Sleeping bags come in a variety of shapes and sizes, each with its own advantages and disadvantages. For example, mummy sleeping bags are designed to be lightweight and compact, making them ideal for backpacking and other outdoor activities. However, their narrow shape can make them somewhat uncomfortable, and they may not be suitable for everyone. Semi-rectangular sleeping bags, on the other hand, are wider and more comfortable, but they also tend to be heavier and take up more space. Consequently, it is important to consider your needs before choosing a sleeping bag. If you are looking to save weight, a mummy bag may be the best option. However, if comfort is your priority, a semi-rectangular bag may be a better choice.

When it comes to choosing a sleeping bag, one of the most important considerations is packed size. For backpackers and other adventurers who need to conserve space, a sleeping bag that packs down small is essential.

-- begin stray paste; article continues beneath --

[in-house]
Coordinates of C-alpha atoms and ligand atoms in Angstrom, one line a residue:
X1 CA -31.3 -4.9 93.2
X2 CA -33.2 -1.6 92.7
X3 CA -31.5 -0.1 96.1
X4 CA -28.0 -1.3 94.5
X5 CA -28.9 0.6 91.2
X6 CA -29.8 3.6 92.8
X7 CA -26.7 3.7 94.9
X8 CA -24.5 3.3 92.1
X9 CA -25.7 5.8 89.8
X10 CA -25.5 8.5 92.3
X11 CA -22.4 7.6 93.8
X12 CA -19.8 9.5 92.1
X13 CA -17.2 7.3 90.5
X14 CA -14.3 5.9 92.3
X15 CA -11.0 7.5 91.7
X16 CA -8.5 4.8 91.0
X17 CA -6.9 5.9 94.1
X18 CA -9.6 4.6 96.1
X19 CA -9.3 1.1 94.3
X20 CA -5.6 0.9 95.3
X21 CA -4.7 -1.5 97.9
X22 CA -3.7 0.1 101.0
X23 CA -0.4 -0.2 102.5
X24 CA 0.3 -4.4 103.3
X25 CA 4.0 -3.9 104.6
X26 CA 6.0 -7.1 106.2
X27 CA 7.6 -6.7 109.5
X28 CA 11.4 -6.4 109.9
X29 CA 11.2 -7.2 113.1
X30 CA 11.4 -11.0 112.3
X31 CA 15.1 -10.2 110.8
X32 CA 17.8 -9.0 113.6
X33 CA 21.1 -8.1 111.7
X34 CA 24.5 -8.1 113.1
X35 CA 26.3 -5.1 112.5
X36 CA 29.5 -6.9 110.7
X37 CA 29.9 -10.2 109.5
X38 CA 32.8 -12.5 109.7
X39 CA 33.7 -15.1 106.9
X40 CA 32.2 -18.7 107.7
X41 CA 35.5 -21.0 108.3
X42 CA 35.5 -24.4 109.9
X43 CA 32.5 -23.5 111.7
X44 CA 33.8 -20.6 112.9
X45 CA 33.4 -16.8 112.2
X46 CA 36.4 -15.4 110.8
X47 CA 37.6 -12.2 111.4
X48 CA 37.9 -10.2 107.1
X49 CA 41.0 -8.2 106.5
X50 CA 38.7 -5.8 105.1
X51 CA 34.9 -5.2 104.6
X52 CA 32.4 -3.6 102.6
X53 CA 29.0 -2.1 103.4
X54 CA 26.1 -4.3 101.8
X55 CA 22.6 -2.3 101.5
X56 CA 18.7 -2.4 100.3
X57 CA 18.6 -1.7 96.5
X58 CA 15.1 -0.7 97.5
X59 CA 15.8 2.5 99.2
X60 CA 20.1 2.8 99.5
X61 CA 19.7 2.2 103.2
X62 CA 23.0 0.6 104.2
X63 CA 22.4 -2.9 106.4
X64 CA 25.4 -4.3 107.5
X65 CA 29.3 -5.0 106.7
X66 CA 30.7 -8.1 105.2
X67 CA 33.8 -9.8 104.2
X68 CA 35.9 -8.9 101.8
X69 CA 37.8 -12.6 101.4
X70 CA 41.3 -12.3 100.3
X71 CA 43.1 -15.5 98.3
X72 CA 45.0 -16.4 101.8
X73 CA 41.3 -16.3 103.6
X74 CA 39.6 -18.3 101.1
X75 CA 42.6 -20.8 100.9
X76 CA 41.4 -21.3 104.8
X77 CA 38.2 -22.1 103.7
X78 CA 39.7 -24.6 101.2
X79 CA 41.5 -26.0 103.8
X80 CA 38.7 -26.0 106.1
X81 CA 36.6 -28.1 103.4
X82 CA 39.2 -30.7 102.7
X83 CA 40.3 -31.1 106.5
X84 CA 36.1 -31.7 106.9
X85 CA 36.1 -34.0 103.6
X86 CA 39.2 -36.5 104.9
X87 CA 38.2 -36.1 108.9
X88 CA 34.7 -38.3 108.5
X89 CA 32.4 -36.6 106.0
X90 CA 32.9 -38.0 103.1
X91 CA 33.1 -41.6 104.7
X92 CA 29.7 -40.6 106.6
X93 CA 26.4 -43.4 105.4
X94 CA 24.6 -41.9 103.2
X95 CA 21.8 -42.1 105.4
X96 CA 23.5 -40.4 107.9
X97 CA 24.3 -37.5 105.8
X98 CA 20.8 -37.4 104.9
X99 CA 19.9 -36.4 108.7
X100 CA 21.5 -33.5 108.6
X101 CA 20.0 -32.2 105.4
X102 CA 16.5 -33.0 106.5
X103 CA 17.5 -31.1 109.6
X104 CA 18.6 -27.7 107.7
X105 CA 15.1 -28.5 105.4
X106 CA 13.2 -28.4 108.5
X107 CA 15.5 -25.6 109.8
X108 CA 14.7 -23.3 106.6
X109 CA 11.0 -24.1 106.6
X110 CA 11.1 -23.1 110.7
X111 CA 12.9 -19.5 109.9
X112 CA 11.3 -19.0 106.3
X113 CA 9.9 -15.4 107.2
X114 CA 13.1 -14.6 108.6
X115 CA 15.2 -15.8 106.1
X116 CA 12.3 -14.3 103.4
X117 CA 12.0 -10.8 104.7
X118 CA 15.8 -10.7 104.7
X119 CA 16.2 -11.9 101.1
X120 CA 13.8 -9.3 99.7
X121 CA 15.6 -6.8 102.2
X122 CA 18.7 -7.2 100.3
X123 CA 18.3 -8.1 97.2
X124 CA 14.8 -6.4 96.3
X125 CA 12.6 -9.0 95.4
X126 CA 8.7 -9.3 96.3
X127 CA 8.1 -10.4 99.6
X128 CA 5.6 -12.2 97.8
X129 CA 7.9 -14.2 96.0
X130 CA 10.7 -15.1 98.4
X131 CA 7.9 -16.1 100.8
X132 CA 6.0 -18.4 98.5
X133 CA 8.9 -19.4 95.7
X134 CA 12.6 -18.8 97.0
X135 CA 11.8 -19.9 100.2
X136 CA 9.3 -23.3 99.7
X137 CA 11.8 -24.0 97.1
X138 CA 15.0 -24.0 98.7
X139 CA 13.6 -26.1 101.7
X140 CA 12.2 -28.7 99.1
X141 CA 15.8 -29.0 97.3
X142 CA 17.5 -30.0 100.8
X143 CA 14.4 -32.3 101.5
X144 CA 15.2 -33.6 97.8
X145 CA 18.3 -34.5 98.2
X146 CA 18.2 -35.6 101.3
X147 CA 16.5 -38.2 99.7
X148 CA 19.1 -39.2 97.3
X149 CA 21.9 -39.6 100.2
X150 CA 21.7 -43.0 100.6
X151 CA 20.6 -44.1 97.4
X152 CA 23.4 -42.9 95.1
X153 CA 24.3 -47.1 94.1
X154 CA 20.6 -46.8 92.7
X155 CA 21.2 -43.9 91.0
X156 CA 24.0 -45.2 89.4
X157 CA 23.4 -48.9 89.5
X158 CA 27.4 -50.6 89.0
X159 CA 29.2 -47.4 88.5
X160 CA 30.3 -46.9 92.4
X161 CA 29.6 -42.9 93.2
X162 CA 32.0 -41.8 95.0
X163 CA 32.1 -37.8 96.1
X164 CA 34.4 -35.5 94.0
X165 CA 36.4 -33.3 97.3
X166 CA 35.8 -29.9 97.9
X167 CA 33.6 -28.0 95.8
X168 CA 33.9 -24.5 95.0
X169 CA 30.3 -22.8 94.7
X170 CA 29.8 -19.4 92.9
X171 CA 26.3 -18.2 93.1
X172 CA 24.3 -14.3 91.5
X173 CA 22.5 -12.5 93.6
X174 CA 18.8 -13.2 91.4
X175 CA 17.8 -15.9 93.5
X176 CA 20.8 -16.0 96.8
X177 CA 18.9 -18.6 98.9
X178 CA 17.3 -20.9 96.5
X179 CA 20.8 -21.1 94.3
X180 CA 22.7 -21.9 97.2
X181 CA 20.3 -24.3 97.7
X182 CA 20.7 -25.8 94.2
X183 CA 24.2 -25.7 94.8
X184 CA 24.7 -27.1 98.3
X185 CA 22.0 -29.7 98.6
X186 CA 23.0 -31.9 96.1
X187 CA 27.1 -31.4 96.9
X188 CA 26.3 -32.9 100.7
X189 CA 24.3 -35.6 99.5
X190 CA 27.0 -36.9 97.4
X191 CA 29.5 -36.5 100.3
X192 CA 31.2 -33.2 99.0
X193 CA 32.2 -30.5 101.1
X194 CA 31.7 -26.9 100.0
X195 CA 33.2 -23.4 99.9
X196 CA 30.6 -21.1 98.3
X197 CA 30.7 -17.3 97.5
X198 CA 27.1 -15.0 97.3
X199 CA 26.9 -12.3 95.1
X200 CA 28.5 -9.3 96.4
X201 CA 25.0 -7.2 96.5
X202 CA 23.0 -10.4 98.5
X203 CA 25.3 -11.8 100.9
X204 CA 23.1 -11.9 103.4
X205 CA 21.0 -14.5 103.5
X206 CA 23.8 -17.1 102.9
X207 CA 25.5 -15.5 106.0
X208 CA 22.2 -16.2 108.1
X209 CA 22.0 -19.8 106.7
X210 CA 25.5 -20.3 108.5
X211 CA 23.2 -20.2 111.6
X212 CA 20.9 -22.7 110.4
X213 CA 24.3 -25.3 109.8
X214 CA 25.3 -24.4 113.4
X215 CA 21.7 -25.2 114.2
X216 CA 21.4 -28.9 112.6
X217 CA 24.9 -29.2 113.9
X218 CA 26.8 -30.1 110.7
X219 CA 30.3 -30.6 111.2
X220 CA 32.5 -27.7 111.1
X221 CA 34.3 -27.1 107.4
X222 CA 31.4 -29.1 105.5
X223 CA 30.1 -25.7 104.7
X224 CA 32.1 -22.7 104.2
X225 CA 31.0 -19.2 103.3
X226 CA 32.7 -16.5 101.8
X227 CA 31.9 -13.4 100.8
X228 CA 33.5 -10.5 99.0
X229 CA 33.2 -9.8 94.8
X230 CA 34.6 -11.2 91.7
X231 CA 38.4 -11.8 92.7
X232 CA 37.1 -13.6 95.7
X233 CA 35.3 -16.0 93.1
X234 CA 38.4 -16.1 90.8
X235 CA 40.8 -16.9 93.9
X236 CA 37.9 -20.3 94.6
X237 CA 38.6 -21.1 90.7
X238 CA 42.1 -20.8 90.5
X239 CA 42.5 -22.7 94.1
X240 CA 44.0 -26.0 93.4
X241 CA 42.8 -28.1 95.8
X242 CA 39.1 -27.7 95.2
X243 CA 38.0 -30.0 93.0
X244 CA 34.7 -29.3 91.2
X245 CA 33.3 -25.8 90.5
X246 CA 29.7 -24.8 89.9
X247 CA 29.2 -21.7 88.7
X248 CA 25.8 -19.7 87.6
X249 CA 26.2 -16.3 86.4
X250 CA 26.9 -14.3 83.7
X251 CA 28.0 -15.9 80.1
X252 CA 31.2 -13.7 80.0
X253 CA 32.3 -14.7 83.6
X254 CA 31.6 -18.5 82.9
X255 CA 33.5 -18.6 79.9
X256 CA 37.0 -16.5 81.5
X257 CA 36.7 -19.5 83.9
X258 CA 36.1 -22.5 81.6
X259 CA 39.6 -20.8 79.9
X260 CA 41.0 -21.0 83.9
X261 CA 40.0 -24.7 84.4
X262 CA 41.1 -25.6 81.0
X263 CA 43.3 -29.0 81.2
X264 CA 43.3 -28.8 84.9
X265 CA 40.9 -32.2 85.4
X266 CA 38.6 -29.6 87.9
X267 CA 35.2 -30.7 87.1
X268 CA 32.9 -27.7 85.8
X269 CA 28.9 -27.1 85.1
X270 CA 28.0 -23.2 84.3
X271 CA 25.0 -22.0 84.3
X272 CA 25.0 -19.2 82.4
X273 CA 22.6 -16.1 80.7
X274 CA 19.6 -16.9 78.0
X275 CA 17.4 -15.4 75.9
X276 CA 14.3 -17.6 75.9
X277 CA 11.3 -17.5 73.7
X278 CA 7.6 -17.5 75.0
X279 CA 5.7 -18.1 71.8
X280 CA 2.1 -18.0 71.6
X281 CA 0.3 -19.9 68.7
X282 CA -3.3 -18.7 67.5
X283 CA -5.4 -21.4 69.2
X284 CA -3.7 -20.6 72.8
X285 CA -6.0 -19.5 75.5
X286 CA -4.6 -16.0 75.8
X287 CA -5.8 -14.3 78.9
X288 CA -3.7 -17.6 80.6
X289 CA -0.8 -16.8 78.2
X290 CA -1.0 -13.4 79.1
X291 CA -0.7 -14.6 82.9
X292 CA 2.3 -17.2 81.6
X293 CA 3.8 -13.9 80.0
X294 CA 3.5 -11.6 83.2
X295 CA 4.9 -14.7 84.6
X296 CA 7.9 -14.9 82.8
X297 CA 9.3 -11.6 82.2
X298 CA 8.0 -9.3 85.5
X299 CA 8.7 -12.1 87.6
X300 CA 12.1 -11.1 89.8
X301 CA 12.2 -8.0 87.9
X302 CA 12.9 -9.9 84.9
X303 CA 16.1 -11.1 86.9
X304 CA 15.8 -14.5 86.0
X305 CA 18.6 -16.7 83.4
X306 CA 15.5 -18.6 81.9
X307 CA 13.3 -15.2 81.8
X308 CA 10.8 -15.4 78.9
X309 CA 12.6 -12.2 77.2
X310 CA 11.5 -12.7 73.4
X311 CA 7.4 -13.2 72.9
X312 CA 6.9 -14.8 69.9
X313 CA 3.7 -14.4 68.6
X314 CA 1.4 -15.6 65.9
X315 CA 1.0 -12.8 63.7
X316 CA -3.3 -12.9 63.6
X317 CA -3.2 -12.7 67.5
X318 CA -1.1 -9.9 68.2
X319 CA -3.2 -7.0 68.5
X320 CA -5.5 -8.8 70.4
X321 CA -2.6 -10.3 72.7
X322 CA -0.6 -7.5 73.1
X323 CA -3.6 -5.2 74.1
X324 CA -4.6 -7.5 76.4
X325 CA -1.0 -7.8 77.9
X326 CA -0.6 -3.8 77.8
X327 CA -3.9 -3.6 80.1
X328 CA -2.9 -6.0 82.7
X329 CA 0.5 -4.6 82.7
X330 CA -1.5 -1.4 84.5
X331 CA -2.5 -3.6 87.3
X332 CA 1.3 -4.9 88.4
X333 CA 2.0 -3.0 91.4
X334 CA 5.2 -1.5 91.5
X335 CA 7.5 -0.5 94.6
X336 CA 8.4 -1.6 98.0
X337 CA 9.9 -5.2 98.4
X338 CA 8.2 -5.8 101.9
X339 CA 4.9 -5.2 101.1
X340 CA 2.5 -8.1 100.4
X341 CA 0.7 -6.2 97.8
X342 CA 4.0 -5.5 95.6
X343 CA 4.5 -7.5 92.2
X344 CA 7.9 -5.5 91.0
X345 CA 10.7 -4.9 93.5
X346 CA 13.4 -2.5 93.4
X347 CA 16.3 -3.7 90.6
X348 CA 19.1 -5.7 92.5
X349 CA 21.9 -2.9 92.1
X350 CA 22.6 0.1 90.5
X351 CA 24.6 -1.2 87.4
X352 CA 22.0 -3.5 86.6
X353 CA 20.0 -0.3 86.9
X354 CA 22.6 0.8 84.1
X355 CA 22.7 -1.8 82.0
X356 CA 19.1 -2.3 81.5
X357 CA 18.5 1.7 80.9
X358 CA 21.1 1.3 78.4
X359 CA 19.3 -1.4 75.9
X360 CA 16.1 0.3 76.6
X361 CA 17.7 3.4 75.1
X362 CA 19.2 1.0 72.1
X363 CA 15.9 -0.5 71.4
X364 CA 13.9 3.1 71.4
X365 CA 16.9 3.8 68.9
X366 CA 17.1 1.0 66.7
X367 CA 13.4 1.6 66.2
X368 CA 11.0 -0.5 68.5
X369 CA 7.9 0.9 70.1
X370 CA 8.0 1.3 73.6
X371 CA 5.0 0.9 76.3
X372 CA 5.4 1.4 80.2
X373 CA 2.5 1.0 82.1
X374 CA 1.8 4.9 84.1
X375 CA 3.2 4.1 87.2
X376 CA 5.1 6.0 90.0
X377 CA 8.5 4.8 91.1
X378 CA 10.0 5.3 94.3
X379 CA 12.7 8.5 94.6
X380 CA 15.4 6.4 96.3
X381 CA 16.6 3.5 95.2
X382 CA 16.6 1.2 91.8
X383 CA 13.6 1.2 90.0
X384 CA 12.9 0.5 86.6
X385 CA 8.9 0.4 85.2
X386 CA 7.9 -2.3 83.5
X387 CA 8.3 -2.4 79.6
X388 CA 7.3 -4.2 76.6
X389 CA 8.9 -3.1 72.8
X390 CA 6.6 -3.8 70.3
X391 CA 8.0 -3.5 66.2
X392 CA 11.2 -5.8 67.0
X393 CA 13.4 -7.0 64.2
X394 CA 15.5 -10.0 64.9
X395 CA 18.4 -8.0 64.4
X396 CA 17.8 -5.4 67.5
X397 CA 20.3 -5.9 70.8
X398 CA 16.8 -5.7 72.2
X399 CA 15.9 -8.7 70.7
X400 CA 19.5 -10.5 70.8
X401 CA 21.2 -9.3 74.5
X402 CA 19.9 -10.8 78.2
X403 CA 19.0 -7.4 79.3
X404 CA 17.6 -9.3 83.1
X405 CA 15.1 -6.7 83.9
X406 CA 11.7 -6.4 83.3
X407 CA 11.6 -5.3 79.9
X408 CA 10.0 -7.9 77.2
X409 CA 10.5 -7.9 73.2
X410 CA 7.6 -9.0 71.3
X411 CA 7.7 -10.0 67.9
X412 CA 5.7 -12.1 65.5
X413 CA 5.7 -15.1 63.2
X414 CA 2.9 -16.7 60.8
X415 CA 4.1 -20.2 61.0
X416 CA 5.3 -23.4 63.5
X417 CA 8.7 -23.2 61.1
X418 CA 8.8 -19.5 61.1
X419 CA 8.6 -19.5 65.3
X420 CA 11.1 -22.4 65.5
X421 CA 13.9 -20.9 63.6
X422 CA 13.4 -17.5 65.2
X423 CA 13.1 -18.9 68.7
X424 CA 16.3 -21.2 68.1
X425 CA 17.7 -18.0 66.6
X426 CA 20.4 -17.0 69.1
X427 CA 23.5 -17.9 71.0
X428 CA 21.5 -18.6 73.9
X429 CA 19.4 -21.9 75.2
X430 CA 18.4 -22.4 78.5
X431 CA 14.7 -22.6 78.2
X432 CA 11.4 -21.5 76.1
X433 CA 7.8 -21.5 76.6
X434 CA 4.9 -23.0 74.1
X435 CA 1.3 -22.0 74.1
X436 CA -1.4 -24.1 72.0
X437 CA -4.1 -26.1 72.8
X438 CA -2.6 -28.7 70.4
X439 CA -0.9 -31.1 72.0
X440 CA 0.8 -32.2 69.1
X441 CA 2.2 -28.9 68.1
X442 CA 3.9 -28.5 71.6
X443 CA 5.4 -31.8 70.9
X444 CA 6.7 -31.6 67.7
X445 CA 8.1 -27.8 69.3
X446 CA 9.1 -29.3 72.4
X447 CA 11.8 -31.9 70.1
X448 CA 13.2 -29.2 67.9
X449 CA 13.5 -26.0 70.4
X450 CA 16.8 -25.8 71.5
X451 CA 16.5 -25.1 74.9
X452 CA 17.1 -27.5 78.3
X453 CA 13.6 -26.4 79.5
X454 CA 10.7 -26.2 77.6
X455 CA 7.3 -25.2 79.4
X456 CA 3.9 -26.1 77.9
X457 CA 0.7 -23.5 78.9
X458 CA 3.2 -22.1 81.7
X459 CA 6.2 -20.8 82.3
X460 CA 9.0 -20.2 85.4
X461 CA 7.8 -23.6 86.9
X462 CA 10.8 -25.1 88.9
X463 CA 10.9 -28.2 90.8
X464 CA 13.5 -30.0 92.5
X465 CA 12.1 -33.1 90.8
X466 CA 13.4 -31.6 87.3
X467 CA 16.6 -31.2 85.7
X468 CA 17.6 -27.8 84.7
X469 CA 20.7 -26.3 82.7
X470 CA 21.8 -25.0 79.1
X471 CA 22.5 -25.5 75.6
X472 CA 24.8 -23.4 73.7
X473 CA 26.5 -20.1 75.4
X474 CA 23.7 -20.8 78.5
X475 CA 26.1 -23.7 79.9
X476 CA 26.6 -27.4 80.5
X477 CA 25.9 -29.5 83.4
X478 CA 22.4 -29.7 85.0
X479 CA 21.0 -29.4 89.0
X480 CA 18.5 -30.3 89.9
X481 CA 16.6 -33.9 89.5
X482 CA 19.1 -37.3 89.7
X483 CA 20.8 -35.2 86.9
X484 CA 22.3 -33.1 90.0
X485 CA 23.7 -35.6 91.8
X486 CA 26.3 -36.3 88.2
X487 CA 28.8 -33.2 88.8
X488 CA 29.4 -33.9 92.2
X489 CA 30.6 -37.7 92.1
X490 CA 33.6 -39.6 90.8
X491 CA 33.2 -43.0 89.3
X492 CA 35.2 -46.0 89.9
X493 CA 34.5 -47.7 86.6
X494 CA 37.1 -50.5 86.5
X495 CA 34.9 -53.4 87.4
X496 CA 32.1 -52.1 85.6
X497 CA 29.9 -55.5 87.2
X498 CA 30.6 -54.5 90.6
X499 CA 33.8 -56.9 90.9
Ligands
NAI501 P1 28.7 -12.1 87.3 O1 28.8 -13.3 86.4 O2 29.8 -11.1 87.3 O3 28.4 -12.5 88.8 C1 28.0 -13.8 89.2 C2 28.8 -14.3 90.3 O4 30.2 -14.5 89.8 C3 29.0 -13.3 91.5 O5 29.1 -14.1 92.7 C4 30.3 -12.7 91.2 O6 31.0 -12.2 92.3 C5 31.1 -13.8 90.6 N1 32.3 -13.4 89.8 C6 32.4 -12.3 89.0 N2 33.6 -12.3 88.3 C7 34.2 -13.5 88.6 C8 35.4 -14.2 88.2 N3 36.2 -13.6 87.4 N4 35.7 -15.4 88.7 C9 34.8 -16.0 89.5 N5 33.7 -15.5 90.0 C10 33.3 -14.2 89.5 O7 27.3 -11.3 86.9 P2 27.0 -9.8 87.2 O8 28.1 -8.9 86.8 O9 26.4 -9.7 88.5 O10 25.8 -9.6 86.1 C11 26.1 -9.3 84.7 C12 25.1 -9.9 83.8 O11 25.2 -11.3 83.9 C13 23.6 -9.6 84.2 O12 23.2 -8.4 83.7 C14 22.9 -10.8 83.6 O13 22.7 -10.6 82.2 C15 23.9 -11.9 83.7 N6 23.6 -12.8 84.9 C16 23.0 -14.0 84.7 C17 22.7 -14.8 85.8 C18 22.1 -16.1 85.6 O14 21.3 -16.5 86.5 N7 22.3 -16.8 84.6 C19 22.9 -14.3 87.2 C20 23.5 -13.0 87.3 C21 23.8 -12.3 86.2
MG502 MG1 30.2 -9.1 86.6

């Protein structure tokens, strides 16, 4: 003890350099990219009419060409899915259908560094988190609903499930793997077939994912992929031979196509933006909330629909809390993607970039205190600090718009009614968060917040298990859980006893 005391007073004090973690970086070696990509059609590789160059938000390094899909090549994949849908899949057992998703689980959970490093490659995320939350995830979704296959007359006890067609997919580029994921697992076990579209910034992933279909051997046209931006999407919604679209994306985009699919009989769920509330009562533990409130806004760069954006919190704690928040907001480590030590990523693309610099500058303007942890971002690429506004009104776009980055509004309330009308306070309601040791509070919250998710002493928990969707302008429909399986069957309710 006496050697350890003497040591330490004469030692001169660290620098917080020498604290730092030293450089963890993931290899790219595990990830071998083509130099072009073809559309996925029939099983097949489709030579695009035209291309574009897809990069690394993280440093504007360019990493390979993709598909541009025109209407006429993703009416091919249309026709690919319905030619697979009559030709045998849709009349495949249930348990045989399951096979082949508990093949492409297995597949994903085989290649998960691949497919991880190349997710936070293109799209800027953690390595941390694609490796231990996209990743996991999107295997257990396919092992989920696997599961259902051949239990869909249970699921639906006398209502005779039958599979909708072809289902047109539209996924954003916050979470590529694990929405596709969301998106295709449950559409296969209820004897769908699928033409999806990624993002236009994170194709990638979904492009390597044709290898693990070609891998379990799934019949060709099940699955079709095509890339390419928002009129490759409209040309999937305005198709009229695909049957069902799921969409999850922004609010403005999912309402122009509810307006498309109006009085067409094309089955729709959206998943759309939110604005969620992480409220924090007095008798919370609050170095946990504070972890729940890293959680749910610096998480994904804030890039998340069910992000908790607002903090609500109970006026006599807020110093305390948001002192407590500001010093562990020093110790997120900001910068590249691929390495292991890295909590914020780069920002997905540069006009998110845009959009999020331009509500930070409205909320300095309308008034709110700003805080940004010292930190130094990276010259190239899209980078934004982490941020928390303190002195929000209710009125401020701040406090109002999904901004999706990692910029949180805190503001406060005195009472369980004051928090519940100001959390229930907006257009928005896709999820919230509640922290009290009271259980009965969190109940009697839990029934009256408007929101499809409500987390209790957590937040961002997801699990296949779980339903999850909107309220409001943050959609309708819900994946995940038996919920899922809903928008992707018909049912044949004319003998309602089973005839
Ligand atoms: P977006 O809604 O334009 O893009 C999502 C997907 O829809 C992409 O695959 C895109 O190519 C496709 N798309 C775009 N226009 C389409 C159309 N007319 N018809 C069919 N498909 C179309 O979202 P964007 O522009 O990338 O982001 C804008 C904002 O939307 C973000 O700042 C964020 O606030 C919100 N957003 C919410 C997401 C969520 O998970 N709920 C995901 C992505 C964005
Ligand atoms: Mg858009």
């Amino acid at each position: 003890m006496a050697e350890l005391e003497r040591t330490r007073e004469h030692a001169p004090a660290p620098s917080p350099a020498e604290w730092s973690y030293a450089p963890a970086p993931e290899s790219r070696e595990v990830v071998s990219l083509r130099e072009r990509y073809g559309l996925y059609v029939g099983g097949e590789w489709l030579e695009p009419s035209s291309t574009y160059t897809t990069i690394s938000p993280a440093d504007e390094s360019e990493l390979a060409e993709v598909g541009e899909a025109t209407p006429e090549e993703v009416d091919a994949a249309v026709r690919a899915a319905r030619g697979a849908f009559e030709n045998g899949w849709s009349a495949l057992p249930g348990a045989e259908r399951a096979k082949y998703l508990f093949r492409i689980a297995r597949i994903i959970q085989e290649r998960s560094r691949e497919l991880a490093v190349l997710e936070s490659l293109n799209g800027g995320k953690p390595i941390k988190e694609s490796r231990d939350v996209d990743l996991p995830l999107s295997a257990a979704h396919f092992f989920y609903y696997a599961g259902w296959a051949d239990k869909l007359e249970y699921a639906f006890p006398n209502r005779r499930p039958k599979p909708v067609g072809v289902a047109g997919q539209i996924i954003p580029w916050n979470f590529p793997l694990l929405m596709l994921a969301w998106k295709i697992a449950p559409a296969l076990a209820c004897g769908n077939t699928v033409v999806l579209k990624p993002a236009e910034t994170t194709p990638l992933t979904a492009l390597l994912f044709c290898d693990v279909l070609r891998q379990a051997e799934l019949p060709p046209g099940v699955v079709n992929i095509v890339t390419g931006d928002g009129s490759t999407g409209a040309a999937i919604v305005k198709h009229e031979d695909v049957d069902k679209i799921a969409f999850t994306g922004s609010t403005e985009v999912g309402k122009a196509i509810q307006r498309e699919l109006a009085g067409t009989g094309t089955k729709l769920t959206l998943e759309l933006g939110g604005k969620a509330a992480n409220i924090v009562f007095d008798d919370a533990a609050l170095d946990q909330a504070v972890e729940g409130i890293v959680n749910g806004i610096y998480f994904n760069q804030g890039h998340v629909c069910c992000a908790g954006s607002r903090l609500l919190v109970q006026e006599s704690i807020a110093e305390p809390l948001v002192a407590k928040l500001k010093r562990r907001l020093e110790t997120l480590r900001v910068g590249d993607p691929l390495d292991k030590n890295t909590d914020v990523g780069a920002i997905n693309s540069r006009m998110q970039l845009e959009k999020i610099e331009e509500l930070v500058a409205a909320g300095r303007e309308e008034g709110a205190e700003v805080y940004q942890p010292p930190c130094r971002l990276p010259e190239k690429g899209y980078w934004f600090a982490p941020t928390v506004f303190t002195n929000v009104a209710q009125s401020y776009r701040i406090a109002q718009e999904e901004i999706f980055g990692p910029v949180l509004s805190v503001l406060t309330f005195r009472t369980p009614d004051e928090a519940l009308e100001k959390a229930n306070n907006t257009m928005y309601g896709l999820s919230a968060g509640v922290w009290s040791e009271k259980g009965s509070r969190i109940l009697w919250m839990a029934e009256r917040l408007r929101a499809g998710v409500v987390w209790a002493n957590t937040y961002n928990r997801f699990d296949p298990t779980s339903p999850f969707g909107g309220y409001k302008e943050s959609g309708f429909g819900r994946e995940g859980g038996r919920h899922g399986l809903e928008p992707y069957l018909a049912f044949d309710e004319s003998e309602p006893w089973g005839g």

Luckily, there are now many sleeping bags on the market that are designed with packed size in mind. These bags use high-quality materials and innovative construction techniques to minimize bulk without sacrificing warmth or comfort. So whether you’re planning a backpacking trip or simply want to be able to store your sleeping bag in a small space, look for a bag with good packed size. You’ll be glad you did when you’re able to pack your bag into a tight space on the trail or in your closet.

5 Best Cold Weather Sleeping Bags

There is more to selecting the finest cold weather sleeping bag than simply looking at the temperature rating, but at a high level, here are our top 5 choices, starting with the most to least warm.

Here are five of the best cold weather sleeping bags on the market:

ALPS Mountaineering Blaze -20° Mummy Sleeping Bag

ALPS Mountaineering Blaze -20° Mummy Sleeping Bag

Blaze through cold weather with ALPS Mountaineering’s TechLoft Silver-insulated mummy sleeping bag. With a durable outer shell and polyester lining, this two-layer offset construction bag will keep you warm all night long. Featuring insulated chest and zipper baffles to eliminate cold spots, long lasting #8 separating zippers, and a standard stuff sack, the Blaze is perfect for your next extreme outdoor excursion!